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Pseudophakic Corneal Edema

Polack Frank M. M.D. F.A.C.S.
Castroviejo Lecture 1988: PDF Only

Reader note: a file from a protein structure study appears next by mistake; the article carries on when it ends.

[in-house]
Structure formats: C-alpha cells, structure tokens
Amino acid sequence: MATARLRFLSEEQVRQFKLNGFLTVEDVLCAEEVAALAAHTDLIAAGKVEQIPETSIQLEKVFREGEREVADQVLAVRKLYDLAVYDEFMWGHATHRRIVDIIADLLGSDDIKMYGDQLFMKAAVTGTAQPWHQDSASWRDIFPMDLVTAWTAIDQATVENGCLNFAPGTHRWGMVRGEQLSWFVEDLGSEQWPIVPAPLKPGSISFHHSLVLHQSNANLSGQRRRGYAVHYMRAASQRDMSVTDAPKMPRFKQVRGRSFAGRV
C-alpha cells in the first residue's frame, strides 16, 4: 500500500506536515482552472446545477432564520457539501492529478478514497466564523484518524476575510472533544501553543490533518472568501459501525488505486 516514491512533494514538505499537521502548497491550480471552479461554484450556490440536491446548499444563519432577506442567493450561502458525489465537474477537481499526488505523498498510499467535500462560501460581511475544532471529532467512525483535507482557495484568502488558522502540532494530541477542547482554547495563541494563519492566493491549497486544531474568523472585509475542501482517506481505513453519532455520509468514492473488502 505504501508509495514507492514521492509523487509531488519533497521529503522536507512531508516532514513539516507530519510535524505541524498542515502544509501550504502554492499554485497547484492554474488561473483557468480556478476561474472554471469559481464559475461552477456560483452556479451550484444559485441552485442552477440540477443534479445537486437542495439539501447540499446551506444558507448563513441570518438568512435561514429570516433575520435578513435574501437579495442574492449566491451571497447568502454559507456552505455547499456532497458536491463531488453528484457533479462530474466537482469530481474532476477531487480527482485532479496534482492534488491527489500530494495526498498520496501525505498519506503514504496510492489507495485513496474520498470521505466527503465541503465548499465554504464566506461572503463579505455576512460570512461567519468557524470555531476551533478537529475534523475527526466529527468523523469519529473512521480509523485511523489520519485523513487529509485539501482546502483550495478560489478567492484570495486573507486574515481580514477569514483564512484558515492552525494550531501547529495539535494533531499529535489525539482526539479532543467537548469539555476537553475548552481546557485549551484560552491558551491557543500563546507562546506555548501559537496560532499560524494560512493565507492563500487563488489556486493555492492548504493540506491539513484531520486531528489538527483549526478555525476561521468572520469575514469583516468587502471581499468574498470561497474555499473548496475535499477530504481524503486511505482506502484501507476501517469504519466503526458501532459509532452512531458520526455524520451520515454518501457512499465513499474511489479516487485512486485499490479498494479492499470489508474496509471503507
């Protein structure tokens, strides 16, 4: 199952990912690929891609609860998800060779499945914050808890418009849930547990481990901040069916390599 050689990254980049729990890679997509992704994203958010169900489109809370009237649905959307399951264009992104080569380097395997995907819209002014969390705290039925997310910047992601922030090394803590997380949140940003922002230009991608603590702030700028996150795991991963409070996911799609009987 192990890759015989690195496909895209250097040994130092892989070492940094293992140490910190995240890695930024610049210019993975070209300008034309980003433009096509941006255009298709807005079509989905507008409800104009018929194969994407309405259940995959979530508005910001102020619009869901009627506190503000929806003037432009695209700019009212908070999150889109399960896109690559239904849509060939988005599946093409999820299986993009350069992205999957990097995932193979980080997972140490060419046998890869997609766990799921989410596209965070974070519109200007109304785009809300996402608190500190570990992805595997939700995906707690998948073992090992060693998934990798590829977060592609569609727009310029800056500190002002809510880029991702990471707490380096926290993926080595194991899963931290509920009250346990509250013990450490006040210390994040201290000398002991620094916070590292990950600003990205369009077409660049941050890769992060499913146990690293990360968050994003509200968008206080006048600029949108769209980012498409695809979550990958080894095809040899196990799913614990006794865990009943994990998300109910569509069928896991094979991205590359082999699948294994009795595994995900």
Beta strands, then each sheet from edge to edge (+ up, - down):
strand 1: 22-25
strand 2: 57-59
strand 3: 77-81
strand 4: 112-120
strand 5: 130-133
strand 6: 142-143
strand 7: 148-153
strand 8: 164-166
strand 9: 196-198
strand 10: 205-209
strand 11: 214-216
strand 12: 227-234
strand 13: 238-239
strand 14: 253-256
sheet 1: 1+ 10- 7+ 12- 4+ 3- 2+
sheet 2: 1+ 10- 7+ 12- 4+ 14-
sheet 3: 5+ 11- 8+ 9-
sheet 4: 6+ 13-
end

This paper studies the appearance and development of pseudophakic corneal edema (PCE) in a series of 840 patients referred for keratoplasty for corneal edema. There were no cases of PCE in 100 eyes with corneal edema studied between 1960 and 1970. In 200 cases of corneal edema studied between 1978 and 1980, there were 30 eyes with PCE (15%). The disease has gradually increased to 56% of all cases of corneal edema seen in 1986. A tendency of PCE to decrease has been noted in the last 2 years. The high incidence of PCE in recent years, which is the main reason for keratoplasty today, seems to be related to the use of closed loop anterior chamber lenses. Fuchs' dystrophy, which formed the bulk of cases of corneal edema, may be present in many cases of PCE. Results of keratoplasty with intraocular lens (IOL) removal or exchange provided better than 80% good results in a group of 230 cases followed from 1 to 7 years with visual improvement better than 20/100 in over 50% of cases. The removal of an intraocular lens causing progressive visual symptoms is advised even at the risk of causing corneal edema.

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